That Makes Them Us: A Film Analytical Approach to the Dark Fantastic in Marvel's Eternals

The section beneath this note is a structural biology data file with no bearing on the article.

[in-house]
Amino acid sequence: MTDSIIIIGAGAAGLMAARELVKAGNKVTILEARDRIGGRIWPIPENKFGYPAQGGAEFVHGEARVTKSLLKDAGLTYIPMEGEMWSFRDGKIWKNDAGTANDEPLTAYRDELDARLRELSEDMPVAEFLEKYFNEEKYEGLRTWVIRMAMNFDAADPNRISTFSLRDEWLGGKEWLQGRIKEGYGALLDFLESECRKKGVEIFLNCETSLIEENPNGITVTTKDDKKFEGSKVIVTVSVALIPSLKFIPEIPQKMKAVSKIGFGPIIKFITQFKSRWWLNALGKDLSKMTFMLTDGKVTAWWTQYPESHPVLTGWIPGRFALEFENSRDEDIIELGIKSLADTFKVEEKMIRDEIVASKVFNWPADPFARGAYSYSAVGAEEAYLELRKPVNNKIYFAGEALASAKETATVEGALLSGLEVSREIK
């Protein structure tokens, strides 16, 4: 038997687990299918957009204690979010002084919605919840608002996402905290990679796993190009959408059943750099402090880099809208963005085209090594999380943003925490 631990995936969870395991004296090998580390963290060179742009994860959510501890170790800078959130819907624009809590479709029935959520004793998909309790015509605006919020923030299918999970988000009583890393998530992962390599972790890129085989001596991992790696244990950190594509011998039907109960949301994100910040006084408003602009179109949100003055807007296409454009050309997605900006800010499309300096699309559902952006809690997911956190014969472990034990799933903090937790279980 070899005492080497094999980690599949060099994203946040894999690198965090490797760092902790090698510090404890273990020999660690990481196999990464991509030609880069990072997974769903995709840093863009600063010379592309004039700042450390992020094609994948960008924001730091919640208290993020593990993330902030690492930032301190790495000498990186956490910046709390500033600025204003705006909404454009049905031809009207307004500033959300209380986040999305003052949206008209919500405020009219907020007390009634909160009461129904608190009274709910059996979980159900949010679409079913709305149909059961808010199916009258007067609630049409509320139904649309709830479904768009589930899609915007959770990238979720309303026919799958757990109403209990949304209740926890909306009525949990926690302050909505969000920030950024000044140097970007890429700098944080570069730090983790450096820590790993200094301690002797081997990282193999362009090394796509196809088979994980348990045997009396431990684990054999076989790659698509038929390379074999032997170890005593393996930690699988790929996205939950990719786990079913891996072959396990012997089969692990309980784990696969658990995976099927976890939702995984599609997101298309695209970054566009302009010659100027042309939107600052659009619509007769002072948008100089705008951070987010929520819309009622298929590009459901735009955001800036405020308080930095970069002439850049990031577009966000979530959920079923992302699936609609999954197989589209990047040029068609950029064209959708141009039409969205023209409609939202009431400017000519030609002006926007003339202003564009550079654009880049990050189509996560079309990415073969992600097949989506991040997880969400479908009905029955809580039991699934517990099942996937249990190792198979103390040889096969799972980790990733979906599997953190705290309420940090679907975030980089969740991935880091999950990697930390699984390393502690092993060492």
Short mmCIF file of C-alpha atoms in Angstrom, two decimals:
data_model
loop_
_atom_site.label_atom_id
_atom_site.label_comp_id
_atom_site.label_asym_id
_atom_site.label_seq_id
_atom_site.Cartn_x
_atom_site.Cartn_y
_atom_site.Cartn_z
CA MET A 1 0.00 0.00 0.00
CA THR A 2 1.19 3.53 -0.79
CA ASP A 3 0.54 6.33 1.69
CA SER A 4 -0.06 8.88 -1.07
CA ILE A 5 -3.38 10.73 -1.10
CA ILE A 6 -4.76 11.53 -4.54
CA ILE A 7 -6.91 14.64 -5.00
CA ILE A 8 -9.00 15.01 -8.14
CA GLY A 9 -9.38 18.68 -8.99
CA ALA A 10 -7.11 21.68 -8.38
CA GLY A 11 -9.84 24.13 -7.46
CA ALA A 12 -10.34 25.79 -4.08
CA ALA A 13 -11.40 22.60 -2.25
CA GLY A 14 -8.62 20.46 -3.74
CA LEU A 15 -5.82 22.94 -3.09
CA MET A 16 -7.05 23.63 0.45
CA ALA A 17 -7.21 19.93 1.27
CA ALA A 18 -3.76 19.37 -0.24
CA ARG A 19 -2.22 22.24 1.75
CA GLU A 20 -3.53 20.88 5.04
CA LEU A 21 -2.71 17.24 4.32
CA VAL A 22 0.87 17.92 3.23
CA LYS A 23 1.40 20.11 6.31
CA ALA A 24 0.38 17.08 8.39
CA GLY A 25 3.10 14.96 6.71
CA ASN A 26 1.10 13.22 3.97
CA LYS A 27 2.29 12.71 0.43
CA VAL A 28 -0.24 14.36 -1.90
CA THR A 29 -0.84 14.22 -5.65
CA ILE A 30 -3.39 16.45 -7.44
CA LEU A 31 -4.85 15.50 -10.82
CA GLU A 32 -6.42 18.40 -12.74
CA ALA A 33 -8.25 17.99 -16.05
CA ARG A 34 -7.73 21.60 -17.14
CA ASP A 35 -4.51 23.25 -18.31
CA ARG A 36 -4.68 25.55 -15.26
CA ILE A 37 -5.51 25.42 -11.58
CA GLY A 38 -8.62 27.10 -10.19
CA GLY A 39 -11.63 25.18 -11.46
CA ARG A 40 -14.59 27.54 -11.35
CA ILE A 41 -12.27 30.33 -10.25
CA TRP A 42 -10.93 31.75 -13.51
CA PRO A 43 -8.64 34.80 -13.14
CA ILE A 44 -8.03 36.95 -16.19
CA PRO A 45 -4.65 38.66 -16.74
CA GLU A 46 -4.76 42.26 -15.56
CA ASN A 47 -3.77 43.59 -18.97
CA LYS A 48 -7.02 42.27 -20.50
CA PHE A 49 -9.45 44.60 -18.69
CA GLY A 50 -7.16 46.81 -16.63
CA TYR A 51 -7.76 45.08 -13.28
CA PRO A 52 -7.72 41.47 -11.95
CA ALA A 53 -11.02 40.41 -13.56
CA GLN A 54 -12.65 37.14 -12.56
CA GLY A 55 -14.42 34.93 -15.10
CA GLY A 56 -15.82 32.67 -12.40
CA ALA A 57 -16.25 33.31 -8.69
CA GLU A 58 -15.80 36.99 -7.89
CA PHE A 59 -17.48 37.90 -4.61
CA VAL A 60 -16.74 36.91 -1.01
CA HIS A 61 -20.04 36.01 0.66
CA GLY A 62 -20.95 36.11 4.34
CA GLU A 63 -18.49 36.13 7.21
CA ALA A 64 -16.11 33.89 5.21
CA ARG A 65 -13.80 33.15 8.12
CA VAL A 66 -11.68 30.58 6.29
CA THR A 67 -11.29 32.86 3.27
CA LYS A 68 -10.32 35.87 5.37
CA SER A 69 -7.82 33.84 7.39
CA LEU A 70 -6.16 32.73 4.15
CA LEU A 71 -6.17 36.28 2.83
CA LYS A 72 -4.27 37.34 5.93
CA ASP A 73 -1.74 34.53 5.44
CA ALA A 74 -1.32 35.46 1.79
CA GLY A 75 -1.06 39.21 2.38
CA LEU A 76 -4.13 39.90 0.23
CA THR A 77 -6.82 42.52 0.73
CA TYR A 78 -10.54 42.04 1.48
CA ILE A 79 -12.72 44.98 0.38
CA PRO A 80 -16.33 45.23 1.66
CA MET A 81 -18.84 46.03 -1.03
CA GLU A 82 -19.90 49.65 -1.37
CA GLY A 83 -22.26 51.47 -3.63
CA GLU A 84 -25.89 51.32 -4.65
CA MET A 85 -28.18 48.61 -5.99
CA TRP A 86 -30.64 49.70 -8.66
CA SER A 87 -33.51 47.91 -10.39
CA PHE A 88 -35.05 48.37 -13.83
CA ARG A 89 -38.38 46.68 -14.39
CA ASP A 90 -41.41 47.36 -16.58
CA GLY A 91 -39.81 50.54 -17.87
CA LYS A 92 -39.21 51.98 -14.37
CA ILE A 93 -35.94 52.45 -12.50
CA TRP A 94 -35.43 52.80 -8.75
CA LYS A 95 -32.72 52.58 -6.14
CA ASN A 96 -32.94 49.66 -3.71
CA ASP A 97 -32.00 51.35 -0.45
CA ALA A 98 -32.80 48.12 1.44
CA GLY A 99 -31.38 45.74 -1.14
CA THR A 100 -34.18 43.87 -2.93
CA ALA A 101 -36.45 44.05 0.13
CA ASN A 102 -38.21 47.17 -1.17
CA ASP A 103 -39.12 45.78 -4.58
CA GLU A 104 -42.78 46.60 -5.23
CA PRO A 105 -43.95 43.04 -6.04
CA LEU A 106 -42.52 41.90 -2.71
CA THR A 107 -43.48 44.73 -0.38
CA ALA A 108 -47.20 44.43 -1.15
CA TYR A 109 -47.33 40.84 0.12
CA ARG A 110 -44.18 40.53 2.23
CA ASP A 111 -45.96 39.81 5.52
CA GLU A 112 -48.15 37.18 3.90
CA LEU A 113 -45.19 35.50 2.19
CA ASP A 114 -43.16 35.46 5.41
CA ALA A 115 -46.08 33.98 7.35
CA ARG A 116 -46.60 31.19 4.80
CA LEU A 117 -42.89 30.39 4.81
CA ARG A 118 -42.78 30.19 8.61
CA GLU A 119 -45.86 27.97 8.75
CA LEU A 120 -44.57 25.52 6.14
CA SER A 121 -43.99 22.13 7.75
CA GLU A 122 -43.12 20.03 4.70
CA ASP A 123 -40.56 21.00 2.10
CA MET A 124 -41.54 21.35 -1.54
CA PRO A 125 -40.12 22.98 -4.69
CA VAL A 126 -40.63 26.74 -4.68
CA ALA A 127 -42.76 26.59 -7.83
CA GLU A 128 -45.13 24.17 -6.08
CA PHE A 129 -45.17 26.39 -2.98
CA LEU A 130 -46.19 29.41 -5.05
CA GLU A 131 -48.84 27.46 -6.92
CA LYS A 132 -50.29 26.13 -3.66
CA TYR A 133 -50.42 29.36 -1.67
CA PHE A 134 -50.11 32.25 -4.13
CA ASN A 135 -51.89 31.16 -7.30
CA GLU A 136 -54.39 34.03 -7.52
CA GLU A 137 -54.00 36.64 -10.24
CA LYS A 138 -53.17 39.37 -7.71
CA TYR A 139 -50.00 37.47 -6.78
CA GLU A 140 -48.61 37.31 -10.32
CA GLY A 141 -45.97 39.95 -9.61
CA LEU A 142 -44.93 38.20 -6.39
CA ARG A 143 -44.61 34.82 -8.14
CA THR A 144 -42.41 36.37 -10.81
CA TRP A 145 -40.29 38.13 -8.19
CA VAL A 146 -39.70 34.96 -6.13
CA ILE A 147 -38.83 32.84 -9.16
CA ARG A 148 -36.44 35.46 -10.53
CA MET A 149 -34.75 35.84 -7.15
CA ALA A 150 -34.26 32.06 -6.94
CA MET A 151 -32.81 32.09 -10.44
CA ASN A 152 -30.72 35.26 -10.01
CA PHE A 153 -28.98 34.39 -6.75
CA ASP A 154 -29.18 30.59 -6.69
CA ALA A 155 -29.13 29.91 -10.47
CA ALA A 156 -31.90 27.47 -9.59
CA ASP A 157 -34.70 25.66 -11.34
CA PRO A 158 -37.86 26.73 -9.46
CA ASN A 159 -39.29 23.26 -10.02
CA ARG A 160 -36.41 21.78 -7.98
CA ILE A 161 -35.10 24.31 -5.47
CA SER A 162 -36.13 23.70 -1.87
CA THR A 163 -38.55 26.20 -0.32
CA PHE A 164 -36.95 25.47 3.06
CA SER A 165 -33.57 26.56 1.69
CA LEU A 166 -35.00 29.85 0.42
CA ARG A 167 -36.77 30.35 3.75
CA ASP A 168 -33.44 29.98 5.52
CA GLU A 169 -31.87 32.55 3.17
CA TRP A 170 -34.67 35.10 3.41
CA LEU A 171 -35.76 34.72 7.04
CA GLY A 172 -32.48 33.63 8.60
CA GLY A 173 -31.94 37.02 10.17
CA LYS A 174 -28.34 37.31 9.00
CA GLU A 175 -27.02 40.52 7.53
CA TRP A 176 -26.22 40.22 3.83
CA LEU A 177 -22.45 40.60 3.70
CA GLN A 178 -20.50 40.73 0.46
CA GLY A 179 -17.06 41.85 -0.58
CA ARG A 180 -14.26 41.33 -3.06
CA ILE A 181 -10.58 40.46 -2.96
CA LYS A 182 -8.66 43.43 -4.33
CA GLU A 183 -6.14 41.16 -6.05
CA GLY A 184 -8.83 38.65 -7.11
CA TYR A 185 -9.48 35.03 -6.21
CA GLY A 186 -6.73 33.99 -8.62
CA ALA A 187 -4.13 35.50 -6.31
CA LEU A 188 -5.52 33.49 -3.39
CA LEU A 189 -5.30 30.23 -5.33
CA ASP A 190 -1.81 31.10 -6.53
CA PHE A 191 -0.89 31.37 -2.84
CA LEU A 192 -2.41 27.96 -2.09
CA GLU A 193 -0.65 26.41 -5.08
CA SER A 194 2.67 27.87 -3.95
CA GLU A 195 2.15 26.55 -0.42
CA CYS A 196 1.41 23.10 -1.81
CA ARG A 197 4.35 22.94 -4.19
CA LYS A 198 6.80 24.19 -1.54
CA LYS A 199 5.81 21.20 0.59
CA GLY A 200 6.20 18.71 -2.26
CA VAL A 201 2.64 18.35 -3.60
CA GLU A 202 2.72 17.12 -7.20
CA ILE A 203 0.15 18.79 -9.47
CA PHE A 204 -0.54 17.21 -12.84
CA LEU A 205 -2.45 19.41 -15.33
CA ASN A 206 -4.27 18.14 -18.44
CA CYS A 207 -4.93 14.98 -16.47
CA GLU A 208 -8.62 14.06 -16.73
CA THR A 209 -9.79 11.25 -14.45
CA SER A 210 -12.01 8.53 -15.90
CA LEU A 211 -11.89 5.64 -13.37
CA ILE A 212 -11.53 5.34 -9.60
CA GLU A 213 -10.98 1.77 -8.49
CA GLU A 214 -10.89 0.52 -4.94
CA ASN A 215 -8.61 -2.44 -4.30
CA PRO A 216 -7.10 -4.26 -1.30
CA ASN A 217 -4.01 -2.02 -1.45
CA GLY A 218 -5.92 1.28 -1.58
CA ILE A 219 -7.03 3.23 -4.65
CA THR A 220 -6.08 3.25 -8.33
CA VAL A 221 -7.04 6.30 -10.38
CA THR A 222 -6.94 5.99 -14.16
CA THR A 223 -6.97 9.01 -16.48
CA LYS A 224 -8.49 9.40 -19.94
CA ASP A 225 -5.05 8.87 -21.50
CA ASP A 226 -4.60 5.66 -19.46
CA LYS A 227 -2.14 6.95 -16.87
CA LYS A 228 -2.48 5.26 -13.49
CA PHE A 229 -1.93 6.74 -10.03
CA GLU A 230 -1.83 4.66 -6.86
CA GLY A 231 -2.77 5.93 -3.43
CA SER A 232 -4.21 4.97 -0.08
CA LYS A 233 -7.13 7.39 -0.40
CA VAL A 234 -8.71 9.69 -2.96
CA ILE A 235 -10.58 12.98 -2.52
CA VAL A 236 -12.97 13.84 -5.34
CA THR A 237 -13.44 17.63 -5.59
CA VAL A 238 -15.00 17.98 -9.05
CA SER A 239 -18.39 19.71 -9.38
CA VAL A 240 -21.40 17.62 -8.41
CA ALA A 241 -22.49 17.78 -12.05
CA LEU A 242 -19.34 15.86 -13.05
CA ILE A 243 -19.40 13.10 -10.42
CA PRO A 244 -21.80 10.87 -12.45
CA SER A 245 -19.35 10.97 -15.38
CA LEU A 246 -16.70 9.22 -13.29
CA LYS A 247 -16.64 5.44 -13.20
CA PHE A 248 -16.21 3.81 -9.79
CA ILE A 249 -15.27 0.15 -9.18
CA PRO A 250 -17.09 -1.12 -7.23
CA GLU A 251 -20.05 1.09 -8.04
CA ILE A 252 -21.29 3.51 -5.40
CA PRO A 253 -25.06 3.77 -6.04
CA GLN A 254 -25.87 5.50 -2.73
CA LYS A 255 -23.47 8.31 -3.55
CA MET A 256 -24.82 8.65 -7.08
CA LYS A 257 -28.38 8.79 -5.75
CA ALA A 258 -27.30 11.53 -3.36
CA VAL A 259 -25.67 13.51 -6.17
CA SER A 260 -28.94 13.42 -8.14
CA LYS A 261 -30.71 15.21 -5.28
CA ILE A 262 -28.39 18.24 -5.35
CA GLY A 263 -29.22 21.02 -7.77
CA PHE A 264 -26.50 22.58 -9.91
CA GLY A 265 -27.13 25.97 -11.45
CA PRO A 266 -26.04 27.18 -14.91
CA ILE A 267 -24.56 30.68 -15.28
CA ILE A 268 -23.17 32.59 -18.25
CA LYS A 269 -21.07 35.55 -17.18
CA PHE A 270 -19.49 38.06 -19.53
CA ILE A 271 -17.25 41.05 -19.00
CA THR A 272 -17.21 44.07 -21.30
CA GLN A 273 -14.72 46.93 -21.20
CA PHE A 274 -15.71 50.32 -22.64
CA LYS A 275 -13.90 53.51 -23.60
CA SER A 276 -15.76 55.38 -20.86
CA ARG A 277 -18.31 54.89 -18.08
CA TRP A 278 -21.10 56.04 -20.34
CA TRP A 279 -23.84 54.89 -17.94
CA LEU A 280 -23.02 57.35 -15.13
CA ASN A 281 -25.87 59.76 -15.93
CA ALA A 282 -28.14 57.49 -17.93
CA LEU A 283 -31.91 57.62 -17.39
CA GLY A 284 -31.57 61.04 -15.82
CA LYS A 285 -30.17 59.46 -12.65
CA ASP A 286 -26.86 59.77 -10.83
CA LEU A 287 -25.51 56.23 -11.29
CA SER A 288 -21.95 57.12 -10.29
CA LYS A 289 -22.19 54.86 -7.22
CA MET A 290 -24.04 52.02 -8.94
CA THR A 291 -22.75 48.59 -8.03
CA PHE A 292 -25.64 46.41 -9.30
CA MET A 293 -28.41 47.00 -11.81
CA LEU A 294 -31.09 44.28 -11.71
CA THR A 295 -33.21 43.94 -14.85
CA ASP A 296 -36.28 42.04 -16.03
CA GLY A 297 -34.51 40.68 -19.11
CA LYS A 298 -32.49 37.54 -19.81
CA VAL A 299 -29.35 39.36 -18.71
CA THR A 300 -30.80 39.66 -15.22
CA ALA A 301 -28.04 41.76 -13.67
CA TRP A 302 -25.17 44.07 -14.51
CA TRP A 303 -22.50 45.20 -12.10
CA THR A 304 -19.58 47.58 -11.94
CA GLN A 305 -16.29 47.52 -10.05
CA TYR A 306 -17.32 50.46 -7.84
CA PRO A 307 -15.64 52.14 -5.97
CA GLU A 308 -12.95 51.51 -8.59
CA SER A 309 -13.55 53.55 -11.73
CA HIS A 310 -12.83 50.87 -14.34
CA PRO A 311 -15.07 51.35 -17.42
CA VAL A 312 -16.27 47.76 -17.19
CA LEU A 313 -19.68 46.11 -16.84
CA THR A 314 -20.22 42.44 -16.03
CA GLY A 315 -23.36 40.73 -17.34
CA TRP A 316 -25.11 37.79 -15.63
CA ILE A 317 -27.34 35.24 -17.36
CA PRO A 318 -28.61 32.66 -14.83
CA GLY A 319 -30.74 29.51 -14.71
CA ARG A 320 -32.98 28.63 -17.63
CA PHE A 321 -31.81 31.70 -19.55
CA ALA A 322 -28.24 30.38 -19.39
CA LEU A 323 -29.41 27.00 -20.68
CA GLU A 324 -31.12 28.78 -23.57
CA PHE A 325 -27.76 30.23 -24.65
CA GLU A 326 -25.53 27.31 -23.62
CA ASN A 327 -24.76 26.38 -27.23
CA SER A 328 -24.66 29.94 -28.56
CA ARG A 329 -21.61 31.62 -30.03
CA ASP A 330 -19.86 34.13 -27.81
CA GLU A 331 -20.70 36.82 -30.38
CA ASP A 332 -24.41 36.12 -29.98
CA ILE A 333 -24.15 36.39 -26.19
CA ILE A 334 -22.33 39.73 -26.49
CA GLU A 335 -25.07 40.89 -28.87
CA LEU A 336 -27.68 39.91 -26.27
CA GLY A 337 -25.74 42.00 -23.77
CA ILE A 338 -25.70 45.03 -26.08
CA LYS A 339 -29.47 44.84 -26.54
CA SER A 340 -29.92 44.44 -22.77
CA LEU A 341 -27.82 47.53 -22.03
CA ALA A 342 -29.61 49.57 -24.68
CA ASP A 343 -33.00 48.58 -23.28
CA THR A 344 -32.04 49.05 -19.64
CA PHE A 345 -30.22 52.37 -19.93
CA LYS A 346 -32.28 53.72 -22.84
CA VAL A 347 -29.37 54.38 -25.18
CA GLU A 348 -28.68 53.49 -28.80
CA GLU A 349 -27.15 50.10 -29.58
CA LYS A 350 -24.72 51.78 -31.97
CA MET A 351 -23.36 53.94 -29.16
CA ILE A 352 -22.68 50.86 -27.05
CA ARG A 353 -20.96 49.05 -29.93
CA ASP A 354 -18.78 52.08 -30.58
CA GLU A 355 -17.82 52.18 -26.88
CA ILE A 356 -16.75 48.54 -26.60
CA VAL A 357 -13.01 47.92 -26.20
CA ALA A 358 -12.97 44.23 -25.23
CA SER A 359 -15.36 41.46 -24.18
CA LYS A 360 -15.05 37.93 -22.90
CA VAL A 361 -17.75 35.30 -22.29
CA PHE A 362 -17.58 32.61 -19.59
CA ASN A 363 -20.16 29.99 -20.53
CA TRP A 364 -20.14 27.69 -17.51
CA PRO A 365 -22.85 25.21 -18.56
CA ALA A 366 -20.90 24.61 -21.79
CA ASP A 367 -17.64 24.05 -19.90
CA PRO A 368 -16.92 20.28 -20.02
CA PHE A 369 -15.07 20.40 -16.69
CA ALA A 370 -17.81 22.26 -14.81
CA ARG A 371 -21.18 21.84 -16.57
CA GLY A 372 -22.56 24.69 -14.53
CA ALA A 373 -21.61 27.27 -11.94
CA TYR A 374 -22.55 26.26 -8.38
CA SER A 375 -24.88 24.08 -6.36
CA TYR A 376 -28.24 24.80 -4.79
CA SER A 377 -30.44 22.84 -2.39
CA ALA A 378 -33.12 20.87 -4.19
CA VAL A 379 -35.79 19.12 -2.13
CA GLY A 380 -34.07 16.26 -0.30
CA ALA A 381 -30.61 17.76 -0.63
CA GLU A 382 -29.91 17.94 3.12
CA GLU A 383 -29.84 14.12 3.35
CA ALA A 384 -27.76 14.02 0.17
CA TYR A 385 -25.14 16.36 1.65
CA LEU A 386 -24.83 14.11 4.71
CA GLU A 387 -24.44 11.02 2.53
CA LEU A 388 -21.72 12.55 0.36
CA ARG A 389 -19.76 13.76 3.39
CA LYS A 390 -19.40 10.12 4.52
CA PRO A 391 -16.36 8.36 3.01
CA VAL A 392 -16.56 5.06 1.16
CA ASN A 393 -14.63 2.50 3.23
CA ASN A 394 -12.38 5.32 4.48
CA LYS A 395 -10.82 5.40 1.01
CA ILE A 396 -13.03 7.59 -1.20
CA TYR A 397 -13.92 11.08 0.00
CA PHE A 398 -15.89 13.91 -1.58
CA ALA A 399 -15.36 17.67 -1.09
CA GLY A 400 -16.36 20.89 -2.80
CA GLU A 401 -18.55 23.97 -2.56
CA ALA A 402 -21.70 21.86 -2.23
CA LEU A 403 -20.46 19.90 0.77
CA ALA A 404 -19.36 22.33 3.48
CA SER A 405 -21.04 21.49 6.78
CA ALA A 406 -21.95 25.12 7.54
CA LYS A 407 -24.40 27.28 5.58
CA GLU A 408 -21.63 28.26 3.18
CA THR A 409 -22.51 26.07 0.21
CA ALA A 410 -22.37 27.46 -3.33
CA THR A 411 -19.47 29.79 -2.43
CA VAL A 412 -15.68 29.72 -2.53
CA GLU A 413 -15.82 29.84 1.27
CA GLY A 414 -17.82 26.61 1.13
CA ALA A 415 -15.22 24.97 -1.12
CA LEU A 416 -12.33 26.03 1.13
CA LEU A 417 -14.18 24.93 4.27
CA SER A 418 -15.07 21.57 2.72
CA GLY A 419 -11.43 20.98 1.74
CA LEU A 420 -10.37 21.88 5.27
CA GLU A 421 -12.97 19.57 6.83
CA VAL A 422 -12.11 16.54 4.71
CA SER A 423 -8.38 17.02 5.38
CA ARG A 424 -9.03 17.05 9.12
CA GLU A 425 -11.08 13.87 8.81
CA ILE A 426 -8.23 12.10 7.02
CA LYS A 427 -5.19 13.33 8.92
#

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In a time that sees entries into the fantasy genre grow exponentially, a genre whose most essential premise it is to make nonfact appear as fact, it is of the utmost importance to take the potentially injurious social power of the fantasy genre seriously. This power shelters in the socially alienating practices that, according to Joshua David Bellin, make up the fabric of the fantasy tradition. In this thesis, I review Bellin's theory of alienating social practices, which involves framing marginalized groups as monstrous threats to the established social hierarchy, using Ebony Elizabeth Thomas' framework of the Dark Fantastic to provide a contemporary case study. As one of the biggest producers of fantasy today, my case comes from Marvel Studios’ Marvel Cinematic Universe, in the film Eternals, which is praised for being the most diverse entry into the MCU to date. However, despite its promising cast, a deconstruction of the film’s monsters reveals the film as a project of tokenism that uses an intersectionally diverse cast and crew members as a stand-in for structural change to genre conventions.